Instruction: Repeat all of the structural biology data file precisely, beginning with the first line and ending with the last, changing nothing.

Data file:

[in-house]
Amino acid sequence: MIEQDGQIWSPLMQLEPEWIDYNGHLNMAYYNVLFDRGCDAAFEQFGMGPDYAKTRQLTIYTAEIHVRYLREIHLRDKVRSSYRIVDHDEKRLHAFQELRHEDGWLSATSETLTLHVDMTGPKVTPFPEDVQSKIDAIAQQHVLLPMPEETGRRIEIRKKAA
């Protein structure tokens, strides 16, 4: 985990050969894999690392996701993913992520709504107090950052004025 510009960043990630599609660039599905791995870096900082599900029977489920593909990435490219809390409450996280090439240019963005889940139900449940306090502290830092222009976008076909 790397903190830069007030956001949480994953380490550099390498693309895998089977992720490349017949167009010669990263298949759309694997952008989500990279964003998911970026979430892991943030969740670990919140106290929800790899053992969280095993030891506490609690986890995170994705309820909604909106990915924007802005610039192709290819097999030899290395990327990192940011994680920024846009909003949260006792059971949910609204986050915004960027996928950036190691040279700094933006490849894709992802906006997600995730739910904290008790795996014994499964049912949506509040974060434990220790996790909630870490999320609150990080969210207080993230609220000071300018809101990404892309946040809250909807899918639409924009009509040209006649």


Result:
[in-house]
Amino acid sequence: MIEQDGQIWSPLMQLEPEWIDYNGHLNMAYYNVLFDRGCDAAFEQFGMGPDYAKTRQLTIYTAEIHVRYLREIHLRDKVRSSYRIVDHDEKRLHAFQELRHEDGWLSATSETLTLHVDMTGPKVTPFPEDVQSKIDAIAQQHVLLPMPEETGRRIEIRKKAA
């Protein structure tokens, strides 16, 4: 985990050969894999690392996701993913992520709504107090950052004025 510009960043990630599609660039599905791995870096900082599900029977489920593909990435490219809390409450996280090439240019963005889940139900449940306090502290830092222009976008076909 790397903190830069007030956001949480994953380490550099390498693309895998089977992720490349017949167009010669990263298949759309694997952008989500990279964003998911970026979430892991943030969740670990919140106290929800790899053992969280095993030891506490609690986890995170994705309820909604909106990915924007802005610039192709290819097999030899290395990327990192940011994680920024846009909003949260006792059971949910609204986050915004960027996928950036190691040279700094933006490849894709992802906006997600995730739910904290008790795996014994499964049912949506509040974060434990220790996790909630870490999320609150990080969210207080993230609220000071300018809101990404892309946040809250909807899918639409924009009509040209006649």